The A’s take a step — a huge one
OAKLAND, Calif. — The Athletics called it a step. And they were correct. It was a step from agony to relief, a step from disappointment to contentment.
Don’t let the words mislead you, the idea the A’s downplayed the 6-4 win over the Chicago White Sox on Thursday in the smoke and haze of the Coliseum as, ho hum, just another victory. And there are more important games ahead.
This is huge. This was the win the A’s hadn’t had in seven years, advancing them past their opening obstacle in the baseball postseason. True, it was only the wild card, but the past two seasons when the wild card was the critical game, the A’s had lost that game.
And this autumn when, because of the pandemic, the format was changed to best of three, they dropped the opener. Then, playing like the team some suggested would get to the World Series, they came through.
It wasn’t easy or pretty on Thursday, but it was long, more than four hours, not surprising when the pitchers, eight of them, walked nine. But what’s four hours when you’ve been waiting for years?
“We came in the spring expecting to be in this spot,” said A’s manager Bob Melvin.
Still, they hadn’t been in that spot for the longest time, and since it’s the nature of journalists to emphasize the negative, it was almost impossible to avoid the reminders.
“It’s a little bit of weight off our shoulders after the past two years, moving on,” said Chad Pinder, whose two-run single with the bases loaded in the fifth was the difference.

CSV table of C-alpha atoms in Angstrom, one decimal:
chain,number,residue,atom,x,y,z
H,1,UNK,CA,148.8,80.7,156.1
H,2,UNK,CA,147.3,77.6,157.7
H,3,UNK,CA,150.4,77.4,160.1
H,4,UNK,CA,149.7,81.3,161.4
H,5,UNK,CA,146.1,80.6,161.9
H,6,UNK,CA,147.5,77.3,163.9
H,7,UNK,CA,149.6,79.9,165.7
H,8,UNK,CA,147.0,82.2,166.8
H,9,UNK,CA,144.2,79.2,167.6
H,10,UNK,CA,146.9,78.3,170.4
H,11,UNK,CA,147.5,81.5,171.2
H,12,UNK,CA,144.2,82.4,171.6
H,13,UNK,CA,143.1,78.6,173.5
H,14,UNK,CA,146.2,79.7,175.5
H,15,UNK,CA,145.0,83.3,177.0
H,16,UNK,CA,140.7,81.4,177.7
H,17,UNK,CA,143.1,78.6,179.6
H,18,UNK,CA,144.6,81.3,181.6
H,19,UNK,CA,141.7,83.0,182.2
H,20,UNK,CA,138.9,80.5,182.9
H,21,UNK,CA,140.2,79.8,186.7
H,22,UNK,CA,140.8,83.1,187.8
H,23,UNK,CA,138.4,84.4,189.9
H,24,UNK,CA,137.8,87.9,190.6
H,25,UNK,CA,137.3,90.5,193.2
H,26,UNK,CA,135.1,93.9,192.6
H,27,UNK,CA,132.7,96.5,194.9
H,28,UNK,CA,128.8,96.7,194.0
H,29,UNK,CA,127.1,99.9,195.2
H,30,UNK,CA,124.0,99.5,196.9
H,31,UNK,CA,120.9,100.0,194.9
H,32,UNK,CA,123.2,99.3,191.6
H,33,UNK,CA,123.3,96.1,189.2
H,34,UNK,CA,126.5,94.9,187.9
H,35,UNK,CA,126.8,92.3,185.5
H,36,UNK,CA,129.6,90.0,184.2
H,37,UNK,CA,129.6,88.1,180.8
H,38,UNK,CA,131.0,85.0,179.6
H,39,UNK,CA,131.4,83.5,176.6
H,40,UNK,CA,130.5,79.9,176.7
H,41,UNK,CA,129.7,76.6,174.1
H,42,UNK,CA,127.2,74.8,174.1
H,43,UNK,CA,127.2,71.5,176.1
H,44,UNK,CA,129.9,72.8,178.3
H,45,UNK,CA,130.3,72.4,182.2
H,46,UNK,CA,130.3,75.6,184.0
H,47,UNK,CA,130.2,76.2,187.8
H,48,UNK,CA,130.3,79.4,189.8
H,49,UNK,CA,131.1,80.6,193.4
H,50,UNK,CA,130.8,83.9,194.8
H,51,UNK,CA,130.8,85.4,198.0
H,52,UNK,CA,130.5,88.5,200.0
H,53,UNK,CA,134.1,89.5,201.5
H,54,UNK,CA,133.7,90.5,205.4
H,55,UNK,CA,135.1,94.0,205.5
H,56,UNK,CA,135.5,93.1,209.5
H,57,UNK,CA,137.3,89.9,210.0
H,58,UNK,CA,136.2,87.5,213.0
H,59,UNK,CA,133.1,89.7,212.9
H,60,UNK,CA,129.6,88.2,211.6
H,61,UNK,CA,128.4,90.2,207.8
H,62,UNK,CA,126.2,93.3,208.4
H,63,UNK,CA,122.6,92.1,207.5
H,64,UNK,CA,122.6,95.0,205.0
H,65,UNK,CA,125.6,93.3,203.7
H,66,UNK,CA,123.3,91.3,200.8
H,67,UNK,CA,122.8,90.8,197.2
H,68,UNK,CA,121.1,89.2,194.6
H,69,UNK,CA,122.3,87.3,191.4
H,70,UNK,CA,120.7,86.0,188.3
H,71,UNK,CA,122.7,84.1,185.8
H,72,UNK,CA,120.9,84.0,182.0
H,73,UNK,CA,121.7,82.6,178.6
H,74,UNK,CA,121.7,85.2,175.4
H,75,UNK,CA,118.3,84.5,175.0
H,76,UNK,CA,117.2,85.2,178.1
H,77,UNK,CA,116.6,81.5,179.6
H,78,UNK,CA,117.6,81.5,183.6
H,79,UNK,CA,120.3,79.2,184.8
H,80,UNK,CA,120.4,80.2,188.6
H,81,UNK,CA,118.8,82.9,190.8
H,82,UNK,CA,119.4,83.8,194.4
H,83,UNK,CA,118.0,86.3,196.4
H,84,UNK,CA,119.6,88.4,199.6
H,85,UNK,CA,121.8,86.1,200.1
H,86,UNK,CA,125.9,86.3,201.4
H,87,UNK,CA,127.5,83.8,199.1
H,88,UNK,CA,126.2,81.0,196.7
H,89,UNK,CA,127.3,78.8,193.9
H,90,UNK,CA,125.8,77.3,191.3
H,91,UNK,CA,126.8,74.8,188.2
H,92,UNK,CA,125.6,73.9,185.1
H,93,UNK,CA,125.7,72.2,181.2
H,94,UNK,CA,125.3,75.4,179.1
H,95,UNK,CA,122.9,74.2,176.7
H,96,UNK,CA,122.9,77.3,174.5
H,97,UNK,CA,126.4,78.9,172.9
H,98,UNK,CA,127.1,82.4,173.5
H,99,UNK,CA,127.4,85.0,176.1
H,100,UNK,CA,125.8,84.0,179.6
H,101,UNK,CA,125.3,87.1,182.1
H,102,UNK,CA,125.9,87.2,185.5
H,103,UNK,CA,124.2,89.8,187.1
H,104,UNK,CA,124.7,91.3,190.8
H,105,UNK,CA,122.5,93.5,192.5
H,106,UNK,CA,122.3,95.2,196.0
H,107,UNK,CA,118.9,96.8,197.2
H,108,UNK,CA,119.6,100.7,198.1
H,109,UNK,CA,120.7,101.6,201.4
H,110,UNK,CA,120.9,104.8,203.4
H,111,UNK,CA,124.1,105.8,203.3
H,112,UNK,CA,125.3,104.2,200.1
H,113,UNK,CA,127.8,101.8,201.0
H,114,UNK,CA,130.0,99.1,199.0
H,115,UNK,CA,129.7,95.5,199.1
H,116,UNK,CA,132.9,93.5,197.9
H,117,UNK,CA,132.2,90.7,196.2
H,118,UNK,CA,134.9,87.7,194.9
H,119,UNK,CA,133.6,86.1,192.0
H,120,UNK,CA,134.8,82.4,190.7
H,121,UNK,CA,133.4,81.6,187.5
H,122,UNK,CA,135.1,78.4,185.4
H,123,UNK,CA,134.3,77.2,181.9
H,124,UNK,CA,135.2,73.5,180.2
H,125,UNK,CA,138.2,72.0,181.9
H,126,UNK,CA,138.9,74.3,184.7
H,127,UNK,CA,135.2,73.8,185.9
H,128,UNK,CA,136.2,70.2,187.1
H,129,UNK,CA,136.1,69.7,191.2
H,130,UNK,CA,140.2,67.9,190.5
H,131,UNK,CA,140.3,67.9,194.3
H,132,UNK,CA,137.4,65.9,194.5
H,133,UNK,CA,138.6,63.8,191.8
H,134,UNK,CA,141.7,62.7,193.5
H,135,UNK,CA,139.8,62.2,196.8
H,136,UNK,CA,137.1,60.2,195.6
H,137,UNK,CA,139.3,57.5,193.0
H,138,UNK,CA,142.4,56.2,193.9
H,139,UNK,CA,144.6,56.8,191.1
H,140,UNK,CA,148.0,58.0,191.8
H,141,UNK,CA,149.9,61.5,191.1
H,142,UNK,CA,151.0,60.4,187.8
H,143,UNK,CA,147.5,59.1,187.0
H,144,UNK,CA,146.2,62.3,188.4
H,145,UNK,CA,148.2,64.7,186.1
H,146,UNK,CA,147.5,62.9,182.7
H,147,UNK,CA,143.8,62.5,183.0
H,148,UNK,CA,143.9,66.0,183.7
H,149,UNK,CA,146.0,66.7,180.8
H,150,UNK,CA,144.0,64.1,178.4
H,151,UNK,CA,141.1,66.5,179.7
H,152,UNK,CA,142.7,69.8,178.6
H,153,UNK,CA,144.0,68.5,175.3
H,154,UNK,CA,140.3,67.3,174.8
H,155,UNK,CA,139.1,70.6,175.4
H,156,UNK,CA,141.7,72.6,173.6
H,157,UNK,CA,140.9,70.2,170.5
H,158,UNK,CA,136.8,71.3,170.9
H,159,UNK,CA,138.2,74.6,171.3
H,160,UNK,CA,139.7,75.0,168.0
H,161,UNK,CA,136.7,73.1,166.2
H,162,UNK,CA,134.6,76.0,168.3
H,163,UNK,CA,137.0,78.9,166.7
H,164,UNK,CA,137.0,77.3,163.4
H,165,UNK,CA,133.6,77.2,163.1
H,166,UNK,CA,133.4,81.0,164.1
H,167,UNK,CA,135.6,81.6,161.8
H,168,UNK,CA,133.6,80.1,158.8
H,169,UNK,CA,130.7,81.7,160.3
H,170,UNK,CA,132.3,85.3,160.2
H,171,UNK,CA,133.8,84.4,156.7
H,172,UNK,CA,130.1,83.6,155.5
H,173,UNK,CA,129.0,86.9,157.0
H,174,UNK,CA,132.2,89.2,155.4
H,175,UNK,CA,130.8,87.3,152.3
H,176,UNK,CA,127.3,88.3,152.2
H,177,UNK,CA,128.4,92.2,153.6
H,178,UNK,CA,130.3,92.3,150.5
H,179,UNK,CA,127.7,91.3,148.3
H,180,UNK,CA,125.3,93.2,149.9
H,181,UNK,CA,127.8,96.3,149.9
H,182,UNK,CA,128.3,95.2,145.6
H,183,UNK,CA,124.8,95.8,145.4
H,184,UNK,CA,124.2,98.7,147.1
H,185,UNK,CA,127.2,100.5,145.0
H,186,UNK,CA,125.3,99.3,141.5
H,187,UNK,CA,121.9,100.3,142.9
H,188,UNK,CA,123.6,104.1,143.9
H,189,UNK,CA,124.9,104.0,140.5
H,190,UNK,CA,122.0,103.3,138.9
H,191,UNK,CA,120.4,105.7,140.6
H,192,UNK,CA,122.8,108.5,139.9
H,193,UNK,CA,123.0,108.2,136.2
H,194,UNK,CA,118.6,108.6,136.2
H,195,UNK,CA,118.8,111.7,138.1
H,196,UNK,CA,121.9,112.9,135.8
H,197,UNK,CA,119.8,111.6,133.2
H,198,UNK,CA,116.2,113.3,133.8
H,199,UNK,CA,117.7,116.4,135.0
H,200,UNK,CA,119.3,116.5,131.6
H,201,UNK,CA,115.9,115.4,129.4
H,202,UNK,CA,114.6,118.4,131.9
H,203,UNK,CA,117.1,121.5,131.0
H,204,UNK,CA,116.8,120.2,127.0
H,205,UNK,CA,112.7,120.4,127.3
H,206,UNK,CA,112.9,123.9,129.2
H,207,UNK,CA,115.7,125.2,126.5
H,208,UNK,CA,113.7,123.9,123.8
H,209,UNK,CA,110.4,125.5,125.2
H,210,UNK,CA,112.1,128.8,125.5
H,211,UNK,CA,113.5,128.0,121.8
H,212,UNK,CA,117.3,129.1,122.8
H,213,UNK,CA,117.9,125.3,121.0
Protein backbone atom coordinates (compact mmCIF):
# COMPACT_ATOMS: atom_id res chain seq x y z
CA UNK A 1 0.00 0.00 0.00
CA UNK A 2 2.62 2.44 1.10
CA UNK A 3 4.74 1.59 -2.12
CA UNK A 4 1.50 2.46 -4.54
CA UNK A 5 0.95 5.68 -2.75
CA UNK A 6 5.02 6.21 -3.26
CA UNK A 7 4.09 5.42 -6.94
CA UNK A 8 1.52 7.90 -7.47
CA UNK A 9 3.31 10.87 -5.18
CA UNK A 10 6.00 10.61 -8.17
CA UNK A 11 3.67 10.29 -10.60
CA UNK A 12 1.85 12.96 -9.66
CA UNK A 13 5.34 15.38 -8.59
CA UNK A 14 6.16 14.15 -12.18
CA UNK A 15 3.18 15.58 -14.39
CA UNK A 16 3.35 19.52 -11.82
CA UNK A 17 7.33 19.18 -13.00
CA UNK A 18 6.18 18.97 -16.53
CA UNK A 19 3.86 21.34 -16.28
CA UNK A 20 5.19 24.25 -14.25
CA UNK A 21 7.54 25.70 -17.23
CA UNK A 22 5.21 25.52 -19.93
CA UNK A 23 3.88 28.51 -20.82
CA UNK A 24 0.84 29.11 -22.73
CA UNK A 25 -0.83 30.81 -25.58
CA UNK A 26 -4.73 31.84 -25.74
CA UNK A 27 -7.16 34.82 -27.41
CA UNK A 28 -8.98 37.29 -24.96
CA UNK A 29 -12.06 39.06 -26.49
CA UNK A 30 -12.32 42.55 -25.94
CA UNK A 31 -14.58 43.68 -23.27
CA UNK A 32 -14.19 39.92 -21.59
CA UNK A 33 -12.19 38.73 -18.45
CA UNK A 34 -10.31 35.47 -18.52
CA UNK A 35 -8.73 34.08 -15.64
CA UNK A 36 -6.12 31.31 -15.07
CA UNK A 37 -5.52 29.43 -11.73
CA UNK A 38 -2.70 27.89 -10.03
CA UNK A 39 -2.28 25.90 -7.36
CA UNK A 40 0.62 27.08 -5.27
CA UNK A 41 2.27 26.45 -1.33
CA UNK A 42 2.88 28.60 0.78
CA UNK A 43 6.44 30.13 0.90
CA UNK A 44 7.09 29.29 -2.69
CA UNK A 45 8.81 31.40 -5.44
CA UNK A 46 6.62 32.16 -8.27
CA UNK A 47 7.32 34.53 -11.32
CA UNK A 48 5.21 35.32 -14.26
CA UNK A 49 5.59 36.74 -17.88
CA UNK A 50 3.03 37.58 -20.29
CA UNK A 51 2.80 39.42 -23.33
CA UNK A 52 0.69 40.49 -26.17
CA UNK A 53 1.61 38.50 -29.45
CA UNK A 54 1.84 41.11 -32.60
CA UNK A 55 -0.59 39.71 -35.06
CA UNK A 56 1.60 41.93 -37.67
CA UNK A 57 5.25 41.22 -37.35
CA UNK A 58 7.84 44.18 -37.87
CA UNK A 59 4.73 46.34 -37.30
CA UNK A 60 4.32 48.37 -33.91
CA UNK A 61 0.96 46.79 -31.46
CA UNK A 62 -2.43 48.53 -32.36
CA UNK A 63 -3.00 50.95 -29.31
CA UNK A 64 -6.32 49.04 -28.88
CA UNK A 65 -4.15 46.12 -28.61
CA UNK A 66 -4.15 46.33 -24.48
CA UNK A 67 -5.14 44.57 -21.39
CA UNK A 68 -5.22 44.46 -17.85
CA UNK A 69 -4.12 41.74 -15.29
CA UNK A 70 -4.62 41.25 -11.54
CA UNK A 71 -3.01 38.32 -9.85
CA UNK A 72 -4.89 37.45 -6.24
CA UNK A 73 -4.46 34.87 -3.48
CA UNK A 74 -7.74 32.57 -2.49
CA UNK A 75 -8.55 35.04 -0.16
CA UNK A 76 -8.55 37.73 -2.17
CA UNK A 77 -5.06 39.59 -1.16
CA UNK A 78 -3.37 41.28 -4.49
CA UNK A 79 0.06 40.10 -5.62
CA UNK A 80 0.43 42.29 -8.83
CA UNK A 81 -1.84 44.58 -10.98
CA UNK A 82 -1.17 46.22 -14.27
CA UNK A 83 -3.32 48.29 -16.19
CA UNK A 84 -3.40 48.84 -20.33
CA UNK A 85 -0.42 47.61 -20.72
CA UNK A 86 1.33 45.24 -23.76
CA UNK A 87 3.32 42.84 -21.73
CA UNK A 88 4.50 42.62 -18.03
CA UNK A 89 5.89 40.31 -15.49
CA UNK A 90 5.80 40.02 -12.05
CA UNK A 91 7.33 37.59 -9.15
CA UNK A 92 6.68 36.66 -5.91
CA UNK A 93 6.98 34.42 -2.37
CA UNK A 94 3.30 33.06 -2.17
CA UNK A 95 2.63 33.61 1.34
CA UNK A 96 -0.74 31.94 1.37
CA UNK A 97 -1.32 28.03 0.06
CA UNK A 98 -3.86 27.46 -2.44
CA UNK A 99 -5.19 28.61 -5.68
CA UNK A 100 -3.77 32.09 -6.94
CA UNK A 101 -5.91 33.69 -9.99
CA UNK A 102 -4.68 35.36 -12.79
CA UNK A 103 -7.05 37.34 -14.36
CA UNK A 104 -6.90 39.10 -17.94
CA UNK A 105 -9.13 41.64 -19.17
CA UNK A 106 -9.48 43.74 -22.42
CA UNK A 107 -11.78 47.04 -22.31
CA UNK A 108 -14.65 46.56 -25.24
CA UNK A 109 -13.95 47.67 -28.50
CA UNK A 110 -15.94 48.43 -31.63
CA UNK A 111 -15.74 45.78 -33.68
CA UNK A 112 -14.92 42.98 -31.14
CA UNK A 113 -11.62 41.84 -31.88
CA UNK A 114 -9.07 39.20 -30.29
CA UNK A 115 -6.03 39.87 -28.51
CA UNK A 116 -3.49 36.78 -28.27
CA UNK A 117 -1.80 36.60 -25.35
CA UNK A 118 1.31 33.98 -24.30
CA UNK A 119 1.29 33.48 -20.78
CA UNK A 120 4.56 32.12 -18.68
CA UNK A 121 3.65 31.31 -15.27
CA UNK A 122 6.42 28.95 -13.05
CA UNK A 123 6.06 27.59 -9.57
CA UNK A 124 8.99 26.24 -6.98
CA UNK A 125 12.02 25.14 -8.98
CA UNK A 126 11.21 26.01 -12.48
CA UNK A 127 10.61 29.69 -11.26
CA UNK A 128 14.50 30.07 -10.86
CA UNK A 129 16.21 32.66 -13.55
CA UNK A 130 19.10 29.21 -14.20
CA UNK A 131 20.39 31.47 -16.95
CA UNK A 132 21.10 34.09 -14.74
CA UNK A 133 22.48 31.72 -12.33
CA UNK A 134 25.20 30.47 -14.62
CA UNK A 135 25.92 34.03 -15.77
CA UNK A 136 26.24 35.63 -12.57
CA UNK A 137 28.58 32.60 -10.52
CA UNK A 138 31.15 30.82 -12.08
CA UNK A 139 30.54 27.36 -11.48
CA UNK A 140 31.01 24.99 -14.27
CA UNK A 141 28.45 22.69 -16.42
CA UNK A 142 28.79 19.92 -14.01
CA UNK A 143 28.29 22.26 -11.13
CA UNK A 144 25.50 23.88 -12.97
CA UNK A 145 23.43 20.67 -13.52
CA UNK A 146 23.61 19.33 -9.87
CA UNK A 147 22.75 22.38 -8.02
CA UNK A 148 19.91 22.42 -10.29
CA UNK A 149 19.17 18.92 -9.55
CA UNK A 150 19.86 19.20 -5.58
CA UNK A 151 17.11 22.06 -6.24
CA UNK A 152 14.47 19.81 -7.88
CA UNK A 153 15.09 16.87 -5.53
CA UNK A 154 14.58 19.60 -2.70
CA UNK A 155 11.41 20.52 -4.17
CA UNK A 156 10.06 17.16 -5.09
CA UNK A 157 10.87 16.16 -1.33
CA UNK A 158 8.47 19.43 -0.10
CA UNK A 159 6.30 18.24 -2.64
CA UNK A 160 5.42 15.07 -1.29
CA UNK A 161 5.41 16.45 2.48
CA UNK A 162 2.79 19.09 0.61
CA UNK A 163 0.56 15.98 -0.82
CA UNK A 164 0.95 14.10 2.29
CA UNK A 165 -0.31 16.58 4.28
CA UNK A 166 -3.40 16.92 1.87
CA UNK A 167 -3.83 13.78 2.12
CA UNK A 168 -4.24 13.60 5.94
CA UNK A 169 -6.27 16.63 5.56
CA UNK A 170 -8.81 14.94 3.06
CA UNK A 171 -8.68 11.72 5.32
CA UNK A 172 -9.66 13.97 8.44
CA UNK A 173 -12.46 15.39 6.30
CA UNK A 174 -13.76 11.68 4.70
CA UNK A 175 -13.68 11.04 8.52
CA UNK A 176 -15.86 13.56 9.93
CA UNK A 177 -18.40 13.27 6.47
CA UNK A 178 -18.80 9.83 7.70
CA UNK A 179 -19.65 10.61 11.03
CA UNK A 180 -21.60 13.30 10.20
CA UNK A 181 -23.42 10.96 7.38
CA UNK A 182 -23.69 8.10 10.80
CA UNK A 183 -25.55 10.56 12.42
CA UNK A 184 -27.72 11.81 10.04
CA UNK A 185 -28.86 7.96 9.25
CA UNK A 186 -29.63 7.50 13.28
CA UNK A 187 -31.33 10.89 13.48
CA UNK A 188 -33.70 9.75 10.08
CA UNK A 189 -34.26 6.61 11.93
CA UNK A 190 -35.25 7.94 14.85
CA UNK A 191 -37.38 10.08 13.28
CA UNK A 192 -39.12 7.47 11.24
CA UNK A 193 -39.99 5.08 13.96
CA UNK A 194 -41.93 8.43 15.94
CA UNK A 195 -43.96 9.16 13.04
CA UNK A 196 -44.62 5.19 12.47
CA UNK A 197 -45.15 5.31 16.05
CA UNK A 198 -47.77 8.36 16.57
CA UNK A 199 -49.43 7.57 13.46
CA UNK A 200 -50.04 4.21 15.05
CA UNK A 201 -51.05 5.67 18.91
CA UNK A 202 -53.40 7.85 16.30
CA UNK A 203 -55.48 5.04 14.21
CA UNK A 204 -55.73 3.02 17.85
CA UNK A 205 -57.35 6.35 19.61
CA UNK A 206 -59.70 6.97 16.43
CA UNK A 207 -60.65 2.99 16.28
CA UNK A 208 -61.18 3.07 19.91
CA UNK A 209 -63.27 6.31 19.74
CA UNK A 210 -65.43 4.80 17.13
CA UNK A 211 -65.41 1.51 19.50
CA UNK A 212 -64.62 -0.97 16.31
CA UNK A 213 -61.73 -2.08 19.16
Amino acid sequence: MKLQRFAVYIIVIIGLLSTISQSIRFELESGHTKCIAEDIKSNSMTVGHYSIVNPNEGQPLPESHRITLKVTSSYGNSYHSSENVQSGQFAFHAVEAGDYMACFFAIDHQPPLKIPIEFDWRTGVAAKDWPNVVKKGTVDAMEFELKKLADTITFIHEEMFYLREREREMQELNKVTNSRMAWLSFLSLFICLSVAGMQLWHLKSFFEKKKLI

Moving on to Houston to play the Astros, and yes, via Zoom — the players are in a bubble — there were questions about the ‘Stros cheating on calling out pitches, but for the moment let’s dwell on Oakland.
Pinder had been dealing with a sore hamstring, but that didn’t appear to limit his ability to smack the ball.
“Pinder had an absolutely terrific game, playing on a bad hammy,” said Melvin. “You want your best and toughest players out there in games like that, and those guys showed up today.”
One of those was Liam Hendriks, the reliever from Australia, mate, who struck out the side in the ninth, a nice flourish to a particularly ragged game. Those noon starts are tough on players.
“I woke up this morning feeling this was going to be a hard game,” said Melvin, “and it was a hard game.”
A game in which the A’s trailed, 3-0, then went in front, 4-3, on consecutive bases-loaded walks (managers love that), were tied again, 4-4, and got the go-ahead hit from Pinder.
“I was grateful for the opportunity,” a delightfully humble Pinder said of his performance. “Those are the kind of moments you want to be in.”
Because of Melvin’s belief that he wants in the lineup those he considers the best, even when not completely healthy, Pinder started, making himself look good and the manager look brilliant. (The A’s lost their Gold Glove third baseman, Matt Chapman, a month ago.)
Because of the White Sox success against left-handed pitching, Melvin chose Mike Fiers as his starter, but Fiers was out of there quickly. Still, after passing up Fiers a year ago and going with Sean Manaea, “It was a fun call for me to finally reward him,” said Melvin.
The game, as has been the case with all others in the majors this year, was held without fans, which was unfortunate for the A’s. After the last out, long past 4 o’clock, the only “Celebration” was the playing of the 40-year-old song of that name by Kool & The Gang.